King of the Trinobantes in the time of Julius Caesar (ca. 55 BCE).
In De Bello Gallico, Mandubracius is mentioned as a king of the Trinobantes. He was deposed by Cassivellaunus, king of the Catuvellauni, until restored by Caesar in his war against Cassivellaunus.
In some manuscripts of Paul Orosius' Seven Books of History Against the Pagans, a popular work in Britain, Mandubracius is named as Mandubragius, but in some he is Andragorius. It is this varation that gave rise to the medieval name Androgenus (in Welsh Afarwy) as the foolish duke of Trinovantum (London) in Geoffrey of Monmouth's History. In Geoffrey, he is the son of Lud and nephew of Cassibellaunus, who becomes king instead of the young Adrogenus. Androgenus is given the dukedom of Trinovantum, echoing Mandubracius' kingship of the Trinobantes.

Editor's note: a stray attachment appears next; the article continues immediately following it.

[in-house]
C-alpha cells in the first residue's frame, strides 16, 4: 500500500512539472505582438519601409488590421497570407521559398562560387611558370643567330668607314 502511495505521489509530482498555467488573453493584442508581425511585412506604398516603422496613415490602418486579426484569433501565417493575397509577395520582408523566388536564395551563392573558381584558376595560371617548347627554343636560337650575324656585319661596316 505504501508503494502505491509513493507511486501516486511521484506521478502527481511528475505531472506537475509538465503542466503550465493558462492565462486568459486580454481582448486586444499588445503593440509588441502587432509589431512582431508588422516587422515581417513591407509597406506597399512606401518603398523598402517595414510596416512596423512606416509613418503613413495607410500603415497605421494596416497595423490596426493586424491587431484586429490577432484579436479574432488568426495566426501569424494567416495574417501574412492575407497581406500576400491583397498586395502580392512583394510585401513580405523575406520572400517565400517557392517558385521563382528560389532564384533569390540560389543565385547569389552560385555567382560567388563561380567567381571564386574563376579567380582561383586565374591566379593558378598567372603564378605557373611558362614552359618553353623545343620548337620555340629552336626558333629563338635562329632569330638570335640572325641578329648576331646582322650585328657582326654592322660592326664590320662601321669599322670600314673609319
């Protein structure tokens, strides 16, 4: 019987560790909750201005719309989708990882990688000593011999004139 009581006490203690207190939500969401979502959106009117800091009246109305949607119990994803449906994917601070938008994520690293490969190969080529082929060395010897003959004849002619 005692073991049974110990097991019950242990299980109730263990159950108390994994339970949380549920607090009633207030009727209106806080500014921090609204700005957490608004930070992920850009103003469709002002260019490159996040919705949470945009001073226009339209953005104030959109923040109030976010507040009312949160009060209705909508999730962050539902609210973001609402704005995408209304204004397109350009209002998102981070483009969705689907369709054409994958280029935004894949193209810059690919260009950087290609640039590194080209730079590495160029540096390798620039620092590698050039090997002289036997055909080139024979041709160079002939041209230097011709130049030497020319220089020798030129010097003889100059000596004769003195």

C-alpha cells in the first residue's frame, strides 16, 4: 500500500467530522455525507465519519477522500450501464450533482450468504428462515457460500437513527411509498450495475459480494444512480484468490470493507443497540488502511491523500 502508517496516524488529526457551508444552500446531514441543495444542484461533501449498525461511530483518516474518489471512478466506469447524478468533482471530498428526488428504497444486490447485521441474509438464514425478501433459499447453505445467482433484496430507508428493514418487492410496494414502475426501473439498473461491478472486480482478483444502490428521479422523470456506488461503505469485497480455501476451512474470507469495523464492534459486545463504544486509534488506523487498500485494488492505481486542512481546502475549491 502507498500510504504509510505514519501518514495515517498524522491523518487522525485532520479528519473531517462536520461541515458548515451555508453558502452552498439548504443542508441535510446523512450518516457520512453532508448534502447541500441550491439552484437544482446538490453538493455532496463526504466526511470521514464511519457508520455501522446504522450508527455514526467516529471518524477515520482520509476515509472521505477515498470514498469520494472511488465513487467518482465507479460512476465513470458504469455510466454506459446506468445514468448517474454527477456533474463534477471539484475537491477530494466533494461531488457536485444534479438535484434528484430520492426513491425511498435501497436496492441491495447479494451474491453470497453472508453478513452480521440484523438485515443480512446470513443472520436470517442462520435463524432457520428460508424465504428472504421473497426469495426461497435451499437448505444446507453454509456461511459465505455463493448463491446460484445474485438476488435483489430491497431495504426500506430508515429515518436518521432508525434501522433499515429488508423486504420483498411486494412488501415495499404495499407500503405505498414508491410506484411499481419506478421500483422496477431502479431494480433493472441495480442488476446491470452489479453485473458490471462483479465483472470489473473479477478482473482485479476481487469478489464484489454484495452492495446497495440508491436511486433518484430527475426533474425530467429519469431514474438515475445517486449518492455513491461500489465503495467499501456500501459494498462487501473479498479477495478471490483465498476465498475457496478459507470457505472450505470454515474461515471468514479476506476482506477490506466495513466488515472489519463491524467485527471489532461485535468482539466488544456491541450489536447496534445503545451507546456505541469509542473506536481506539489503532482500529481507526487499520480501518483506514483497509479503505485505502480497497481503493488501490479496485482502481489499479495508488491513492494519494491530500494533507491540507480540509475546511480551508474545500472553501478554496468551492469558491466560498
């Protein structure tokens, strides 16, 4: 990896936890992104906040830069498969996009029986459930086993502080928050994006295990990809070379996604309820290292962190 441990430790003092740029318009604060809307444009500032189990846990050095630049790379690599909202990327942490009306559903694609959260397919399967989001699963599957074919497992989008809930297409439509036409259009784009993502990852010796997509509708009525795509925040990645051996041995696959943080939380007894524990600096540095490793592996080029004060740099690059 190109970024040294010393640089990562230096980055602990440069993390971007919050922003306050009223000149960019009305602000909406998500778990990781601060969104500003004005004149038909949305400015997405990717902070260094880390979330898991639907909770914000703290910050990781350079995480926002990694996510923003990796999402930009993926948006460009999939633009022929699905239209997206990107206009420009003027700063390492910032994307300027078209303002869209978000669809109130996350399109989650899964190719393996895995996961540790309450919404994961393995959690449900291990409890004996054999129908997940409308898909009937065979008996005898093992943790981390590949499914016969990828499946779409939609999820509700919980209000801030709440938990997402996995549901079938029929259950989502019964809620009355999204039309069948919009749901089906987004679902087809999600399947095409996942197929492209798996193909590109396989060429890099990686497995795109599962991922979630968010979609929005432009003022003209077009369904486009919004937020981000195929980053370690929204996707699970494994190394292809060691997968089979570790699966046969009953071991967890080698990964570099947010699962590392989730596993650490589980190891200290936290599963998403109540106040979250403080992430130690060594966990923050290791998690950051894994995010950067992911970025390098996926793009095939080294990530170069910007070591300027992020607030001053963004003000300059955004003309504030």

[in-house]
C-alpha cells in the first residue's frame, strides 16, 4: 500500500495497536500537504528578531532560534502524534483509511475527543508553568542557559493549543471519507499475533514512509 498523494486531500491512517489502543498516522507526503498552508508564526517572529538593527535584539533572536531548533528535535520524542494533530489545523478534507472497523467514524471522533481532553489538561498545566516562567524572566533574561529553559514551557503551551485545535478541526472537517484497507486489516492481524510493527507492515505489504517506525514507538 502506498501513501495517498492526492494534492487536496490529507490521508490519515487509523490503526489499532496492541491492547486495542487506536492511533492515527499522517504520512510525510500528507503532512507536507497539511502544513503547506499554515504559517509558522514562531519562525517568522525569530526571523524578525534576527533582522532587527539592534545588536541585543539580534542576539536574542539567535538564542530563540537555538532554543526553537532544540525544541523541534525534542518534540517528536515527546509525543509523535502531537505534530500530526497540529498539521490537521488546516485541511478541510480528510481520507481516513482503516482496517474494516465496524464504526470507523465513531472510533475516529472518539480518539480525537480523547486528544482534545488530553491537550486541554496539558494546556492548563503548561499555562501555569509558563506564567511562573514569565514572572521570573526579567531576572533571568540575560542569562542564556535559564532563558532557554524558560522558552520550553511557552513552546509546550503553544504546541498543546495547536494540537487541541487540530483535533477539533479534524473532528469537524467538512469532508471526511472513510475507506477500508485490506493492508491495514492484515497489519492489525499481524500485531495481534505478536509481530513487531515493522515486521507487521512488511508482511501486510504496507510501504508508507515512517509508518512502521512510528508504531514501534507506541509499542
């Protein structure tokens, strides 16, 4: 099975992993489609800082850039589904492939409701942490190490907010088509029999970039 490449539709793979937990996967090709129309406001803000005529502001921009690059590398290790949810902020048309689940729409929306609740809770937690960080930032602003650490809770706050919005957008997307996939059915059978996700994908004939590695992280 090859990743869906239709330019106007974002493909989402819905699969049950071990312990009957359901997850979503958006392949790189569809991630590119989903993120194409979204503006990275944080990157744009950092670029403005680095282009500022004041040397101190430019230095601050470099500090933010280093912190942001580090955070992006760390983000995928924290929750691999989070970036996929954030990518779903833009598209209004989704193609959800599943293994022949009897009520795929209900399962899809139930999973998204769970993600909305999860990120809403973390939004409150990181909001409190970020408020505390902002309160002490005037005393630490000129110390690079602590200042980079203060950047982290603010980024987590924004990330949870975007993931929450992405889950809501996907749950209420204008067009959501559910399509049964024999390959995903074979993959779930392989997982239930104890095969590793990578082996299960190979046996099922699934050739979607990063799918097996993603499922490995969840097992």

In some manuscripts, his father is identified as Imanuentius. Because of this--and the story of his deposition by Cassivellaunus--John Koch has identified him as the origin of Manawydan in the Mabinogi. Like Mandubracius, Manawydan was deposed of his kingship by Caswallawn. Koch also derives Manawydan from the reconstructed Mannuetiagnus "son of Mannuetios", based on the assumption that Imanuentius was originally Mannue:tios.
Certainly, it seems that part of Manawydan's story is derived from Mandubracius; what this means for Manawydan, or even Manannan mac Lir, is unclear.
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Mary Jones © 2007